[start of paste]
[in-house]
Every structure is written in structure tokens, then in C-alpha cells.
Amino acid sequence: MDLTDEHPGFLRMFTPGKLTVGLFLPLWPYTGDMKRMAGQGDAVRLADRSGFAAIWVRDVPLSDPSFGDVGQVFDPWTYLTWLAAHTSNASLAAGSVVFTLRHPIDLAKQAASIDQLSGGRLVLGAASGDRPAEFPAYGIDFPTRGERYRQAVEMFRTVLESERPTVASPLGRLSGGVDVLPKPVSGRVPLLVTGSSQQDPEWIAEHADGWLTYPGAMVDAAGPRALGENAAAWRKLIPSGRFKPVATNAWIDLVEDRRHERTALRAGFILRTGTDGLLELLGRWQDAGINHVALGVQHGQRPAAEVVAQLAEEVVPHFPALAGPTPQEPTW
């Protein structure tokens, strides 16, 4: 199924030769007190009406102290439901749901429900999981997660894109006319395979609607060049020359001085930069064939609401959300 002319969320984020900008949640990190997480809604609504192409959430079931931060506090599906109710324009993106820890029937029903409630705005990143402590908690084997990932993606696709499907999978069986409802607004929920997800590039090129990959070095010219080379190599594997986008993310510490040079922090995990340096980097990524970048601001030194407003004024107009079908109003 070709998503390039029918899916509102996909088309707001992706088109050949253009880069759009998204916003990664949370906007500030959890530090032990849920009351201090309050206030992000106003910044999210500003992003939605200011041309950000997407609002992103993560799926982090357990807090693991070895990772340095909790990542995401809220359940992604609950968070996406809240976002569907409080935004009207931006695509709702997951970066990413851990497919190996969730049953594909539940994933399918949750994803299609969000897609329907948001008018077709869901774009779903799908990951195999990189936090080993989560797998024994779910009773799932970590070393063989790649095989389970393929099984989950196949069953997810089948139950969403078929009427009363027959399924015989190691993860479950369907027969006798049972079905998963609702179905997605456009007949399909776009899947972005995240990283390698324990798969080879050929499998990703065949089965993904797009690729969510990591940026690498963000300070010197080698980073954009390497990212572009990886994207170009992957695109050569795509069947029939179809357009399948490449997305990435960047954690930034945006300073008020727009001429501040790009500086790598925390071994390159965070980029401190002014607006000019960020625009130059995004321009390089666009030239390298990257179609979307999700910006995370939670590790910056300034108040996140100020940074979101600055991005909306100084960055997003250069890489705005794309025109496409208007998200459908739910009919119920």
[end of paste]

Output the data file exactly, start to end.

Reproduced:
[in-house]
Every structure is written in structure tokens, then in C-alpha cells.
Amino acid sequence: MDLTDEHPGFLRMFTPGKLTVGLFLPLWPYTGDMKRMAGQGDAVRLADRSGFAAIWVRDVPLSDPSFGDVGQVFDPWTYLTWLAAHTSNASLAAGSVVFTLRHPIDLAKQAASIDQLSGGRLVLGAASGDRPAEFPAYGIDFPTRGERYRQAVEMFRTVLESERPTVASPLGRLSGGVDVLPKPVSGRVPLLVTGSSQQDPEWIAEHADGWLTYPGAMVDAAGPRALGENAAAWRKLIPSGRFKPVATNAWIDLVEDRRHERTALRAGFILRTGTDGLLELLGRWQDAGINHVALGVQHGQRPAAEVVAQLAEEVVPHFPALAGPTPQEPTW
């Protein structure tokens, strides 16, 4: 199924030769007190009406102290439901749901429900999981997660894109006319395979609607060049020359001085930069064939609401959300 002319969320984020900008949640990190997480809604609504192409959430079931931060506090599906109710324009993106820890029937029903409630705005990143402590908690084997990932993606696709499907999978069986409802607004929920997800590039090129990959070095010219080379190599594997986008993310510490040079922090995990340096980097990524970048601001030194407003004024107009079908109003 070709998503390039029918899916509102996909088309707001992706088109050949253009880069759009998204916003990664949370906007500030959890530090032990849920009351201090309050206030992000106003910044999210500003992003939605200011041309950000997407609002992103993560799926982090357990807090693991070895990772340095909790990542995401809220359940992604609950968070996406809240976002569907409080935004009207931006695509709702997951970066990413851990497919190996969730049953594909539940994933399918949750994803299609969000897609329907948001008018077709869901774009779903799908990951195999990189936090080993989560797998024994779910009773799932970590070393063989790649095989389970393929099984989950196949069953997810089948139950969403078929009427009363027959399924015989190691993860479950369907027969006798049972079905998963609702179905997605456009007949399909776009899947972005995240990283390698324990798969080879050929499998990703065949089965993904797009690729969510990591940026690498963000300070010197080698980073954009390497990212572009990886994207170009992957695109050569795509069947029939179809357009399948490449997305990435960047954690930034945006300073008020727009001429501040790009500086790598925390071994390159965070980029401190002014607006000019960020625009130059995004321009390089666009030239390298990257179609979307999700910006995370939670590790910056300034108040996140100020940074979101600055991005909306100084960055997003250069890489705005794309025109496409208007998200459908739910009919119920």